Why We Dream of Flying
A summary of what psychology and cognitive theory have to say about the extravagant occurrence of flying in dreams.
“One of the characteristics of the dream is that nothing surprises us in it. With no regret, we agree to live in it with strangers, completely cut off from our habits and friends,” Jean Cocteau once said. And in dreams we can even talk to the dead or rise from the ground without provoking shock or waking ourselves up. The nature of the dream is that all is there naturally; and that is why we begin, among other things, to fly.
If, as Jung and Freud believed, dreams represent our unfulfilled desires, then dreaming of flying is of little transcendence: flight has always been humankind’s great desire. In fact, according to a study at MIT, the frequency of dreams of flying has increased significantly since the 1950s when aviation technology revolutionized the world. That’s to say, flight has become more and more embedded in our psyches as one of the possibilities open to us and thus, it’s on hand as a resource when we begin to dream. Freudian theory also suggests that a dream of flying is a recollection of childhood memories: games of being launched into the air or rocked, things that children quite enjoy. But also, and above all, Freud argued that the dream of flight is the result of nocturnal erections (male and female), which explains the feeling of the “overcoming of gravity.” More recent cognitive psychology, however, argues that dreaming of flying is not necessarily a product of a “continuity hypothesis” (which suggests that our dream experiences are but an odd mix of our experiences of waking life). Rather, such dreams reveal something about our minds and the way we think.
Dr. Michael Schredl, psychologist at the Mental Health Institute of Mannheim, is more interested in what these dreams say about the dreamer. Needless to say, though there’s no more inexact discipline within psychology than the interpretation of dreams, there are certain “measurable” cognitive characteristics that shed light on this phenomenon, and Schredl is one of the leaders in this research. In a series of studies, the psychologist sought to connect the prevalence of dreams of flying with particular personality traits or life decisions. Collecting data since 1956 and conducting extensive surveys, his conclusion is that people with “more positive mental states” in waking life tend to fly in their dreams.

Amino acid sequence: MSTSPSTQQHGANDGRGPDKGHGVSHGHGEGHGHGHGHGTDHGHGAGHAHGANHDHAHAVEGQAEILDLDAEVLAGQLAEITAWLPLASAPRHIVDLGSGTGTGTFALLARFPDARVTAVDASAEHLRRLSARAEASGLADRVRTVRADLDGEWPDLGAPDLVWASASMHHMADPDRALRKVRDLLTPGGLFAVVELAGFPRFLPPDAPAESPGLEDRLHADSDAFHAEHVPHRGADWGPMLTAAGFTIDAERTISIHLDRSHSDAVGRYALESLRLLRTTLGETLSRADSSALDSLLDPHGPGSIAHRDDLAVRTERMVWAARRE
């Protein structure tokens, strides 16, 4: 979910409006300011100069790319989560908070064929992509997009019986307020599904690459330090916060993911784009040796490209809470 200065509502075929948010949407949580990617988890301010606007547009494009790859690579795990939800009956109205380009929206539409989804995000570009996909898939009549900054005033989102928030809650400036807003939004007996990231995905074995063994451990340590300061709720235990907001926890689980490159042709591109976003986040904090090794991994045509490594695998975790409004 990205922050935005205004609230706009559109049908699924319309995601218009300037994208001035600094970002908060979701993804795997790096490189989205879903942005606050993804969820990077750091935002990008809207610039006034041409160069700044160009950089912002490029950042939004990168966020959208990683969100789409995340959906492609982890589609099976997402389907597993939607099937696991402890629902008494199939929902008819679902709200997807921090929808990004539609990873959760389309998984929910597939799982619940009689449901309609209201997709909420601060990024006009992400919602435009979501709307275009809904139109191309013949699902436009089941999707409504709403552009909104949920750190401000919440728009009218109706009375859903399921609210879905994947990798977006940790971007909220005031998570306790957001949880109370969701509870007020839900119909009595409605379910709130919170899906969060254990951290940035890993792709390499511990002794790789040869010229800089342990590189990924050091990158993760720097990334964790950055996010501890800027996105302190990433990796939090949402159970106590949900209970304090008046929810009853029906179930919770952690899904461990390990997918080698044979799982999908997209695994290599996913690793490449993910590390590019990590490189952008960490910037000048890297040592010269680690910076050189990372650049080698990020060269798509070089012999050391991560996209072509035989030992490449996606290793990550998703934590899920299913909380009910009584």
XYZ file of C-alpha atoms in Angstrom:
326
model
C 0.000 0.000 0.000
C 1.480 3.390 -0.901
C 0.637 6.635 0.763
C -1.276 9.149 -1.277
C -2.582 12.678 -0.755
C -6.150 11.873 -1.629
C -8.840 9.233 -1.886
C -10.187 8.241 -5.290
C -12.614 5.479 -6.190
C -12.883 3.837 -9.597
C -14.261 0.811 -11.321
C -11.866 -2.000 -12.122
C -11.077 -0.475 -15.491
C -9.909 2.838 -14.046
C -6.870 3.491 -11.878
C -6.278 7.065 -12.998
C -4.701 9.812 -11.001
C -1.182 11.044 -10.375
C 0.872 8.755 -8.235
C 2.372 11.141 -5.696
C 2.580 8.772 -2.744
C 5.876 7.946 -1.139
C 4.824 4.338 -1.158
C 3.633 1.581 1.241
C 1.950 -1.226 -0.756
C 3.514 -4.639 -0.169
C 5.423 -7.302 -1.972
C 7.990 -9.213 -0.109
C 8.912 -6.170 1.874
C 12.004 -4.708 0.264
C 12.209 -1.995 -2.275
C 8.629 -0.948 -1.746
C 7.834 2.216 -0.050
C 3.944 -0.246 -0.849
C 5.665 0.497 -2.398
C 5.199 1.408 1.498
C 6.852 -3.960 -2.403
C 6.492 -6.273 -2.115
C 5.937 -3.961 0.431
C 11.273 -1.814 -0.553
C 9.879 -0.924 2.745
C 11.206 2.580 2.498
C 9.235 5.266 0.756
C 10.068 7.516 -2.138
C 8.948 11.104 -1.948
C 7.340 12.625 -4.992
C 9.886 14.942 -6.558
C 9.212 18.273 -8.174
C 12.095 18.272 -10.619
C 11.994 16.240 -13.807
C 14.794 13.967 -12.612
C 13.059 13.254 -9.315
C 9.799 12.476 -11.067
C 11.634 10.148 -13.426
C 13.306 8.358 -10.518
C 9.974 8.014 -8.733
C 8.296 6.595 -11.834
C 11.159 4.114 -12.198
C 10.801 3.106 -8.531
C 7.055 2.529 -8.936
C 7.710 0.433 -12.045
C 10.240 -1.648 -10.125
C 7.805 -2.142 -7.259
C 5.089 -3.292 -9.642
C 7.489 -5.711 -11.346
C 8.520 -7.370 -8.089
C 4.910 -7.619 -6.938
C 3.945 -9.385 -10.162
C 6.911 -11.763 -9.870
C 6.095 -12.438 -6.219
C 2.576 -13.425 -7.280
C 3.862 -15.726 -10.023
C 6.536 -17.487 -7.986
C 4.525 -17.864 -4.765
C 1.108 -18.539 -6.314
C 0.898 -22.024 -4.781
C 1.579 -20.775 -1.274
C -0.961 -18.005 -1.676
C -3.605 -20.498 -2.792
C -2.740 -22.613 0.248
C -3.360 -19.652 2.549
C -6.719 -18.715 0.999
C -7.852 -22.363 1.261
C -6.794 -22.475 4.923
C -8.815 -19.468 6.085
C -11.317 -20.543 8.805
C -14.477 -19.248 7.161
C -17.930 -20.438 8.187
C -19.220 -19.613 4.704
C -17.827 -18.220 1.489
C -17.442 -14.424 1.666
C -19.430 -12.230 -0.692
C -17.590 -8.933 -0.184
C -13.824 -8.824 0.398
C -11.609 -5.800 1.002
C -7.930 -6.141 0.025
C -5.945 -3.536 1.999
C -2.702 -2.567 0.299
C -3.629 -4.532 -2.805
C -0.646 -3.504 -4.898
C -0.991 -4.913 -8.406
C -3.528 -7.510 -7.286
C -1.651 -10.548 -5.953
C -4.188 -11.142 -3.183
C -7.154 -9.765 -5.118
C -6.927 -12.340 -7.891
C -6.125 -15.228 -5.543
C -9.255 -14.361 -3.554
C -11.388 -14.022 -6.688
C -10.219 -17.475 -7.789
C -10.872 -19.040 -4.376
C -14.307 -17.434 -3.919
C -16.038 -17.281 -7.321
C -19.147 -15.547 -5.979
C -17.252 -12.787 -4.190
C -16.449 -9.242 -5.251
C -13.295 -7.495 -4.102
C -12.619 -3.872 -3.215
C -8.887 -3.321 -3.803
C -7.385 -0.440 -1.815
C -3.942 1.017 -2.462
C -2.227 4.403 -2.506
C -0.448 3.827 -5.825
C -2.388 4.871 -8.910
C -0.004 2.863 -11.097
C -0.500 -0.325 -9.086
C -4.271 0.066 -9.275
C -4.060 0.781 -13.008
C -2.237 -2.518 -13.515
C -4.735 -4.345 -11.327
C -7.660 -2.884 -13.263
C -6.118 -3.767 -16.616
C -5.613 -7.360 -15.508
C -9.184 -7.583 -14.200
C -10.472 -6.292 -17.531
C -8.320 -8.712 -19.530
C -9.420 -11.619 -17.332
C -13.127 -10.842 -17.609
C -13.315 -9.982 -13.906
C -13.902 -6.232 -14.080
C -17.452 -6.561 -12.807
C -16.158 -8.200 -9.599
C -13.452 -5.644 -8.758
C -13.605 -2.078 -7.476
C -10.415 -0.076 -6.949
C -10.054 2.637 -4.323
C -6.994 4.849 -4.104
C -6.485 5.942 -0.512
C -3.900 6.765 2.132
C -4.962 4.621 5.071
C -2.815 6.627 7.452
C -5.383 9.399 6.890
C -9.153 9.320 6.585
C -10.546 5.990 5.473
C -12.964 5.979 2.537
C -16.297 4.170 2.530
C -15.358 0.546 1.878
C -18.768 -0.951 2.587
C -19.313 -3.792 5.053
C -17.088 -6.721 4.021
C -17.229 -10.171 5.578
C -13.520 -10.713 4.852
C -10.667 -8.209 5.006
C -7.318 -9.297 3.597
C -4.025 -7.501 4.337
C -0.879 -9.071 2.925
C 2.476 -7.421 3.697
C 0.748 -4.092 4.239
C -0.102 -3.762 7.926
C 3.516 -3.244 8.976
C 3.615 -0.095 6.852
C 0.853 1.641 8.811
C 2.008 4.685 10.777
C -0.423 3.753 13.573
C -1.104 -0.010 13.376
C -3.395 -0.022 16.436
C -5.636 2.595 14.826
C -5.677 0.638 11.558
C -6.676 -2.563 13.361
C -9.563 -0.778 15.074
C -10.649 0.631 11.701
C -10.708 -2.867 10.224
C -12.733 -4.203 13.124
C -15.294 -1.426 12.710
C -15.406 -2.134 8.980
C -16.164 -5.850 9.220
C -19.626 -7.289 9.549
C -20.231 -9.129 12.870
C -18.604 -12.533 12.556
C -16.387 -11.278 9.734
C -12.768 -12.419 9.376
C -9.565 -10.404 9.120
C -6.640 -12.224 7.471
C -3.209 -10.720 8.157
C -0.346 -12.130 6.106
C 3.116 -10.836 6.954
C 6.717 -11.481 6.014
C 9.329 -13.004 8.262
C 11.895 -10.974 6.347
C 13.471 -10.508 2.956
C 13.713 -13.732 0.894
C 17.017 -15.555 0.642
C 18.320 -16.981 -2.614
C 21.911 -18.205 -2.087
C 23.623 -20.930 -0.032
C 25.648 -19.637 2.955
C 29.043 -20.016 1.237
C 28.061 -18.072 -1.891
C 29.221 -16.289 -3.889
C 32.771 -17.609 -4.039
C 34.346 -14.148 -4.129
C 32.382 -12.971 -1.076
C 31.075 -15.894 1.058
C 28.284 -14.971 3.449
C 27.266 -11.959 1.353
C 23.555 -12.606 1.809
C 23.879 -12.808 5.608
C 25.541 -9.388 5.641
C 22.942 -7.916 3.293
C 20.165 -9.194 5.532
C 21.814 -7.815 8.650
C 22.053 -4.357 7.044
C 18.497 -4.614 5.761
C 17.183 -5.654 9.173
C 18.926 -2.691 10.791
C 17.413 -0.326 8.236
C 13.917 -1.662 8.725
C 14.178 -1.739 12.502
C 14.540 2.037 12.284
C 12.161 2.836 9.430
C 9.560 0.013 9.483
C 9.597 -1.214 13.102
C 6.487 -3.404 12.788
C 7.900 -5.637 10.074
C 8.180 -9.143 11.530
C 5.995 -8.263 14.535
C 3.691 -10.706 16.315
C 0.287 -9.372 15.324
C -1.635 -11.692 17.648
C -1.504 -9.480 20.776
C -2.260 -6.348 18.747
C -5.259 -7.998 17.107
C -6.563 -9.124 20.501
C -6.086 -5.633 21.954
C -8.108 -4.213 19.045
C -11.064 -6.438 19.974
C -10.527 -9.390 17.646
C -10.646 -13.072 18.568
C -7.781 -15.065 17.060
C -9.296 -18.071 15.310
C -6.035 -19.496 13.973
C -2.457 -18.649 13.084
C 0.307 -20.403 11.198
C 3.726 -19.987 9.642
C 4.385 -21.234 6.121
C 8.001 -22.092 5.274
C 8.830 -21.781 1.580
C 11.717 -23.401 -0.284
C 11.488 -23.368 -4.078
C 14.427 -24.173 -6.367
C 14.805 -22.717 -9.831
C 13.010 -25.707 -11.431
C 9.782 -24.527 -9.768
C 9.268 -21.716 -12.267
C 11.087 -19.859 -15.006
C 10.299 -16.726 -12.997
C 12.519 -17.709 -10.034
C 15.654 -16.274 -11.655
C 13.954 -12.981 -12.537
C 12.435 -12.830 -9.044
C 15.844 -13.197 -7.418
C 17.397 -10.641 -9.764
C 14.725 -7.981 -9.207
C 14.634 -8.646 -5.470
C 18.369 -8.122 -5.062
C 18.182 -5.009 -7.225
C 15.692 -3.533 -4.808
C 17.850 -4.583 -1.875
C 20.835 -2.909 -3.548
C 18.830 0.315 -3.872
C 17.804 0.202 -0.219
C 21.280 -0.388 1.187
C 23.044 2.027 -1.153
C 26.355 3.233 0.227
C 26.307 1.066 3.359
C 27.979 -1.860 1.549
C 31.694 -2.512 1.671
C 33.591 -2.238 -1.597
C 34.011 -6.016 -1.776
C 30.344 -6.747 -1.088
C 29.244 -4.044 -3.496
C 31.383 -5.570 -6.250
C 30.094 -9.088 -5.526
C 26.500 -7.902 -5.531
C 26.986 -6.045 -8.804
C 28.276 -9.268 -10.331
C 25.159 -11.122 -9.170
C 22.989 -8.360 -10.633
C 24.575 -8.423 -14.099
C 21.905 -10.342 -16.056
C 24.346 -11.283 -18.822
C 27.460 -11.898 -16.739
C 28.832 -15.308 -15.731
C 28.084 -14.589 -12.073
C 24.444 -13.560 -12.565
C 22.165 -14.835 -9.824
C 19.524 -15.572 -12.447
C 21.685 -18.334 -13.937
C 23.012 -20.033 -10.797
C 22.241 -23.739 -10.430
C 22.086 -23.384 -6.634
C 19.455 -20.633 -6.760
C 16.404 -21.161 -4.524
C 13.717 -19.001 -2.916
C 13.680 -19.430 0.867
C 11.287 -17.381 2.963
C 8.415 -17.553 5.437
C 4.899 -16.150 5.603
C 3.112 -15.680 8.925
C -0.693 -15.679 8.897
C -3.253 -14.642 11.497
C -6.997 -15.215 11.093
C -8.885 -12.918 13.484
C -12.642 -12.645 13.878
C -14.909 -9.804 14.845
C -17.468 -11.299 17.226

Another of his conclusions, and perhaps the most logical of all, is that flying in dreams is the perfect metaphor for life circumstances: the dreamer can overcome difficulties, rise above them or avoid them and escape. Bachelard said that no one can explain metaphors of height and elevation, but that they can, in fact, explain everything. But among all these extravagant postulations about dreams of flying is one that rises above them all: the lucid dream.
Flying in dreams is one of the most potent ways to make us realize we’re dreaming. While it’s true that, as Cocteau said, nothing surprises us when we’re in a dream, if one thing will do it, it’s the sudden realization that we’ve risen above the ground. This of course works in the opposite way to what’s been described above: if you realize you’re dreaming, if you “wake up in the dream,” one of the first things you’ll do is take flight. The romance between lucid dreaming and flying is proverbial. And if this weren’t enough, flying is one of few dream events that won’t wither on the sheets upon awakening. According to cognitive psychology and anecdotal evidence, we almost always remember our dreams when we dream we fly.
Cumulus Consonance Study 1 by Scott Naismith
Empty Kingdom by Pilar Zeta
Sleep Elevations by Maia Flore
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